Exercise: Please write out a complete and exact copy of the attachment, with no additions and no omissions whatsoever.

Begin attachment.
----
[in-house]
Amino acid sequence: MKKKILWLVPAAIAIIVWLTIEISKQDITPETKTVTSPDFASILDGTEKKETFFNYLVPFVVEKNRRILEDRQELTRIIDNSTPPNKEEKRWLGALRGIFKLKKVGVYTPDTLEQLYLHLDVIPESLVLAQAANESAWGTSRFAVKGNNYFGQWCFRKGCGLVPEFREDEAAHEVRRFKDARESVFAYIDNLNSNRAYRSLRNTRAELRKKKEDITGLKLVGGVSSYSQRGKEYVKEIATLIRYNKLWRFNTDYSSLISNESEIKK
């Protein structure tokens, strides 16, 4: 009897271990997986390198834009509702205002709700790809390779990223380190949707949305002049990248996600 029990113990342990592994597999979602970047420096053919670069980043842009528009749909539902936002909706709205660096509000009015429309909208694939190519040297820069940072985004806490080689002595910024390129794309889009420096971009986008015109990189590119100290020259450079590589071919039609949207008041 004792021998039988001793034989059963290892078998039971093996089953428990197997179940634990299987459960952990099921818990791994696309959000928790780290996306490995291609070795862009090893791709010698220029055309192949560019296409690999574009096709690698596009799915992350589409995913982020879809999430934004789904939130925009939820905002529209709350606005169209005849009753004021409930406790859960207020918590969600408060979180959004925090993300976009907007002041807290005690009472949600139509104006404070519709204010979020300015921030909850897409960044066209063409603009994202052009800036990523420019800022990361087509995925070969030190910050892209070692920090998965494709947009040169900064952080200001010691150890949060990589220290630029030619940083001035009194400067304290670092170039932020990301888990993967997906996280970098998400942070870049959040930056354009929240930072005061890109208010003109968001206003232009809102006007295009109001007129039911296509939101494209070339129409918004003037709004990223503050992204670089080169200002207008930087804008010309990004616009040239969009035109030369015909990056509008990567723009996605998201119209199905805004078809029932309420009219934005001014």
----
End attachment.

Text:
[in-house]
Amino acid sequence: MKKKILWLVPAAIAIIVWLTIEISKQDITPETKTVTSPDFASILDGTEKKETFFNYLVPFVVEKNRRILEDRQELTRIIDNSTPPNKEEKRWLGALRGIFKLKKVGVYTPDTLEQLYLHLDVIPESLVLAQAANESAWGTSRFAVKGNNYFGQWCFRKGCGLVPEFREDEAAHEVRRFKDARESVFAYIDNLNSNRAYRSLRNTRAELRKKKEDITGLKLVGGVSSYSQRGKEYVKEIATLIRYNKLWRFNTDYSSLISNESEIKK
């Protein structure tokens, strides 16, 4: 009897271990997986390198834009509702205002709700790809390779990223380190949707949305002049990248996600 029990113990342990592994597999979602970047420096053919670069980043842009528009749909539902936002909706709205660096509000009015429309909208694939190519040297820069940072985004806490080689002595910024390129794309889009420096971009986008015109990189590119100290020259450079590589071919039609949207008041 004792021998039988001793034989059963290892078998039971093996089953428990197997179940634990299987459960952990099921818990791994696309959000928790780290996306490995291609070795862009090893791709010698220029055309192949560019296409690999574009096709690698596009799915992350589409995913982020879809999430934004789904939130925009939820905002529209709350606005169209005849009753004021409930406790859960207020918590969600408060979180959004925090993300976009907007002041807290005690009472949600139509104006404070519709204010979020300015921030909850897409960044066209063409603009994202052009800036990523420019800022990361087509995925070969030190910050892209070692920090998965494709947009040169900064952080200001010691150890949060990589220290630029030619940083001035009194400067304290670092170039932020990301888990993967997906996280970098998400942070870049959040930056354009929240930072005061890109208010003109968001206003232009809102006007295009109001007129039911296509939101494209070339129409918004003037709004990223503050992204670089080169200002207008930087804008010309990004616009040239969009035109030369015909990056509008990567723009996605998201119209199905805004078809029932309420009219934005001014």